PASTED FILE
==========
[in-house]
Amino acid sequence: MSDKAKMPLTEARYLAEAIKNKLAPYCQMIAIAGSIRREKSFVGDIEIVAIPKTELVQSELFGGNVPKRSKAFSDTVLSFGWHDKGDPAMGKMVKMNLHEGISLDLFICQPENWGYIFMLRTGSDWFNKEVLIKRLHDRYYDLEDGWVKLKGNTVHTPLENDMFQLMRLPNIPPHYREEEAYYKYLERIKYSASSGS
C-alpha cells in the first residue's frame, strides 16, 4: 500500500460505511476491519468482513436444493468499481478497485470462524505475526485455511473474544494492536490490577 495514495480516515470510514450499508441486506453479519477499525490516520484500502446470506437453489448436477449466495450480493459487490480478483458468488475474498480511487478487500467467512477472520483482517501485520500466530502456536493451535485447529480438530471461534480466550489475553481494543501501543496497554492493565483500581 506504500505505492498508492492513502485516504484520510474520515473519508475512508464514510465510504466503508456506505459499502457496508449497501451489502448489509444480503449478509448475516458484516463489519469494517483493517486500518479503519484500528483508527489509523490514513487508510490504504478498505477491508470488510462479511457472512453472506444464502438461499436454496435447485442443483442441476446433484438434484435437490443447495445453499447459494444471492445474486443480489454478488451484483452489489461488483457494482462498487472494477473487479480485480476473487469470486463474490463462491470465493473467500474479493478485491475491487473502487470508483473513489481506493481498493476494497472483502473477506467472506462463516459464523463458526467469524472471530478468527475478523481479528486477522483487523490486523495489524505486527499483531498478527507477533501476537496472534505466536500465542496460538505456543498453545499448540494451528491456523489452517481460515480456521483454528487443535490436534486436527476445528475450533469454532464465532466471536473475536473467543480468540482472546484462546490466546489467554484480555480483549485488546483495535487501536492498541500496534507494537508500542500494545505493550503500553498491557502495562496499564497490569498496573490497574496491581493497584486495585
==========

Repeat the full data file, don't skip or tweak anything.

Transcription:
[in-house]
Amino acid sequence: MSDKAKMPLTEARYLAEAIKNKLAPYCQMIAIAGSIRREKSFVGDIEIVAIPKTELVQSELFGGNVPKRSKAFSDTVLSFGWHDKGDPAMGKMVKMNLHEGISLDLFICQPENWGYIFMLRTGSDWFNKEVLIKRLHDRYYDLEDGWVKLKGNTVHTPLENDMFQLMRLPNIPPHYREEEAYYKYLERIKYSASSGS
C-alpha cells in the first residue's frame, strides 16, 4: 500500500460505511476491519468482513436444493468499481478497485470462524505475526485455511473474544494492536490490577 495514495480516515470510514450499508441486506453479519477499525490516520484500502446470506437453489448436477449466495450480493459487490480478483458468488475474498480511487478487500467467512477472520483482517501485520500466530502456536493451535485447529480438530471461534480466550489475553481494543501501543496497554492493565483500581 506504500505505492498508492492513502485516504484520510474520515473519508475512508464514510465510504466503508456506505459499502457496508449497501451489502448489509444480503449478509448475516458484516463489519469494517483493517486500518479503519484500528483508527489509523490514513487508510490504504478498505477491508470488510462479511457472512453472506444464502438461499436454496435447485442443483442441476446433484438434484435437490443447495445453499447459494444471492445474486443480489454478488451484483452489489461488483457494482462498487472494477473487479480485480476473487469470486463474490463462491470465493473467500474479493478485491475491487473502487470508483473513489481506493481498493476494497472483502473477506467472506462463516459464523463458526467469524472471530478468527475478523481479528486477522483487523490486523495489524505486527499483531498478527507477533501476537496472534505466536500465542496460538505456543498453545499448540494451528491456523489452517481460515480456521483454528487443535490436534486436527476445528475450533469454532464465532466471536473475536473467543480468540482472546484462546490466546489467554484480555480483549485488546483495535487501536492498541500496534507494537508500542500494545505493550503500553498491557502495562496499564497490569498496573490497574496491581493497584486495585